The present invention contemplates that no specific pressure profiles are required for the air pressure or the melt pressure. The key to this invention is the preloading of the system and the maintenance of a pressure difference between the air pressure and the melt pressure for a substantial portion of injection. The pressure difference is generated in accordance with the specific usage requirements in order to control the amount of dynamic pressure which is converted to static pressure, and the pressure difference may vary accordingly. Therefore, the air pressure and melt pressure may be decreased or increased in accordance with any pressure profile, so long as the pressure difference between the melt pressure and air pressure is maintained substantially constant. Furthermore, it is not a requirement that the air pressure be originally set equal to the maximum stress calculation. Again, the key is the development and maintenance of a pressure difference between the air pressure and melt pressure as the molten plastic is injected into the cavity. Varying air pressure and melt pressure profiles are contemplated under the present invention.

A closed loop controller 40 is provided to monitor the first and second melt pressures and the air pressure in the cavity, and to produce signals for maintaining the first and second melt pressures.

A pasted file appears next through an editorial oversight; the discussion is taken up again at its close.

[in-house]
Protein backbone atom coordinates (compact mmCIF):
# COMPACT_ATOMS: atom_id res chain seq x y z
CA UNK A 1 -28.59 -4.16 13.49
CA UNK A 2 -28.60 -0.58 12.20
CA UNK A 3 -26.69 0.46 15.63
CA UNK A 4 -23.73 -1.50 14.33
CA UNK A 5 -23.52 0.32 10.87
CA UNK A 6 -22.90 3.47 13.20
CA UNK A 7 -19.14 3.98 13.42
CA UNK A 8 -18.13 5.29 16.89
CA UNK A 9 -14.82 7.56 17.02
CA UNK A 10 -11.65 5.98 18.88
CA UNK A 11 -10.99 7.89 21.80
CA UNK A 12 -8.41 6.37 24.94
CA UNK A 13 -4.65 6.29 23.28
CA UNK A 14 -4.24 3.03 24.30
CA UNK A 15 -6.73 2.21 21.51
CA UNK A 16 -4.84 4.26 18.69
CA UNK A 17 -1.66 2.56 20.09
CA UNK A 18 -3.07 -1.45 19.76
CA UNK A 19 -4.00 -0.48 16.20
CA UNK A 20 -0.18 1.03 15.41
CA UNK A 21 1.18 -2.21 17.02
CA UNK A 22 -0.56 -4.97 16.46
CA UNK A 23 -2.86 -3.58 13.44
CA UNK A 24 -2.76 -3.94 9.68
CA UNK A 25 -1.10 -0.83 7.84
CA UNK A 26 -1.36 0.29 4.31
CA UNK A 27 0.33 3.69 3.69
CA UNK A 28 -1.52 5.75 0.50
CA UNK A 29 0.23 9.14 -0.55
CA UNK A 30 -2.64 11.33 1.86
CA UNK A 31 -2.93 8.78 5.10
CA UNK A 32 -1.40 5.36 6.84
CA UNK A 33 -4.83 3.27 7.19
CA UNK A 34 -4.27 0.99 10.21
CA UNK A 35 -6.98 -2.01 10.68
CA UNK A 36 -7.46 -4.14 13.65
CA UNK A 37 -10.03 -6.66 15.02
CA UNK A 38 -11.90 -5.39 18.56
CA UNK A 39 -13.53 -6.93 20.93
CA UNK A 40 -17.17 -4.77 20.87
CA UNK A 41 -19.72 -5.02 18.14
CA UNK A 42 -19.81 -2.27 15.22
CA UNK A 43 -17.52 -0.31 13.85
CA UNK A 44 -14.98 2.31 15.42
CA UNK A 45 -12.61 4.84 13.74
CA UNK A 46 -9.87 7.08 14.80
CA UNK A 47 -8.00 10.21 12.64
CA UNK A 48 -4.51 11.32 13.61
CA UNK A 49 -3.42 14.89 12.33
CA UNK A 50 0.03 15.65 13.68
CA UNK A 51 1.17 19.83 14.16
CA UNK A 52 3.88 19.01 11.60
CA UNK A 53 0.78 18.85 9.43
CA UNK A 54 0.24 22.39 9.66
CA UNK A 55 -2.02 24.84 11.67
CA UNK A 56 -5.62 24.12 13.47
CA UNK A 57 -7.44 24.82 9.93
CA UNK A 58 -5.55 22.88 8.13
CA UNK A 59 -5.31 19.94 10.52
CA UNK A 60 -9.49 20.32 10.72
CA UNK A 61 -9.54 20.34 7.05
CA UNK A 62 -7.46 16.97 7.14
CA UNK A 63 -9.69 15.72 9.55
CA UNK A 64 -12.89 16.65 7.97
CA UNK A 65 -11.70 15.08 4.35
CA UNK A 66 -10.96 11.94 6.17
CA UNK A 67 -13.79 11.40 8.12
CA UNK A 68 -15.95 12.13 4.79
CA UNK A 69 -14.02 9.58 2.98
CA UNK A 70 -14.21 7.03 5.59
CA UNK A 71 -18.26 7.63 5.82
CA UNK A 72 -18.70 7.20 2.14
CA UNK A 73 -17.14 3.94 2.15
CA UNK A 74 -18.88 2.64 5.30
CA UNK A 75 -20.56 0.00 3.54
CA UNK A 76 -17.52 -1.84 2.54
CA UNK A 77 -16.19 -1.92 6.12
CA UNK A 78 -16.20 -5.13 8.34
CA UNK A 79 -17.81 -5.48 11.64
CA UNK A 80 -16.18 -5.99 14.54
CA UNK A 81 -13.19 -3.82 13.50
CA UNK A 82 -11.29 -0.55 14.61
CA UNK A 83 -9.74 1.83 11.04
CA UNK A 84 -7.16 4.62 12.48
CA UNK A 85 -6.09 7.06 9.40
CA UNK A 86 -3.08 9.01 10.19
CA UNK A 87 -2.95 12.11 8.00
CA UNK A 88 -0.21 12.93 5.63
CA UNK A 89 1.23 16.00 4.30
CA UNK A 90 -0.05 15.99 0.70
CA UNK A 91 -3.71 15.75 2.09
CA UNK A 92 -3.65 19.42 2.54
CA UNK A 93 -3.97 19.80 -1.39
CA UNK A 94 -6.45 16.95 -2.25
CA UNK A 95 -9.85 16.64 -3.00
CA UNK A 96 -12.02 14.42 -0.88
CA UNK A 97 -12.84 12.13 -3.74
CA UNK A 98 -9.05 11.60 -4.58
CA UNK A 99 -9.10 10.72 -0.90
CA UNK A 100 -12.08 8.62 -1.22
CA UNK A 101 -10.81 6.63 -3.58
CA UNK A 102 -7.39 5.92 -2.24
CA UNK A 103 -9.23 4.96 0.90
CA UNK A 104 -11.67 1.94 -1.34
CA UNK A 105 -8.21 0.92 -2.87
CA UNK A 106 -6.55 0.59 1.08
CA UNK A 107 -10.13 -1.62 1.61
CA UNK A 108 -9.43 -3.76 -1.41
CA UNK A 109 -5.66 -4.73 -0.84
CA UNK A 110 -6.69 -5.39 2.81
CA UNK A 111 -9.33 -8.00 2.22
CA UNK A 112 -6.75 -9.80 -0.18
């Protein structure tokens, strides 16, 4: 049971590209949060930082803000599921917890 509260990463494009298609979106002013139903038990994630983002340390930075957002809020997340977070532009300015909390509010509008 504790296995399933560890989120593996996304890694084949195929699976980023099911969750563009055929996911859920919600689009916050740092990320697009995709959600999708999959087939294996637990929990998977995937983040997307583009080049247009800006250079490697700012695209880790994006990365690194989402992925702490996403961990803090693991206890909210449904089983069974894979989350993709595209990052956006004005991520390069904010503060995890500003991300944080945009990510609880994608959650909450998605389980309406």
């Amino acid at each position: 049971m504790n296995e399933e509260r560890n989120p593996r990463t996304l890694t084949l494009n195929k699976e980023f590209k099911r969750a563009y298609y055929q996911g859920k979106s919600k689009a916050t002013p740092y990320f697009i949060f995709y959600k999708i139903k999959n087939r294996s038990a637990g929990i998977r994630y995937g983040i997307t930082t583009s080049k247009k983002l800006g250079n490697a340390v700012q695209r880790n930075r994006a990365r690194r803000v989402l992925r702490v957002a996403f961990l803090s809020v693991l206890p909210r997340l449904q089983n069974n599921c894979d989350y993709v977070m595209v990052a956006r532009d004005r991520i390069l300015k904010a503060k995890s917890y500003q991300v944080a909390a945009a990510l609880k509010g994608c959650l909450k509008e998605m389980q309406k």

Finally, the method is repeated by returning to the step of pressurizing the next shot of plastic to a first melt pressure in the barrel 16. Accordingly, injection molded products are produced repeatedly.

It is further preferable to inject the shot of plastic into the cavity from the barrel 16 at relatively low rates. Manufacturers commonly provide suggested injection speeds within high and low speed values. It is desirable to inject a molten plastic into the cavity in the lower 10% of rates suggested by manufacturers in order to decrease turbulence and material degradation of the plastic. Similarly, manufacturers provide high and low injection pressure values. It is desirable to inject the plastic into the cavity at an injection pressure in the lower 10% of ranges suggested by manufacturers. Filling the cavity at low injection speeds and low injection pressures avoids destruction and degradation of the polymer chains.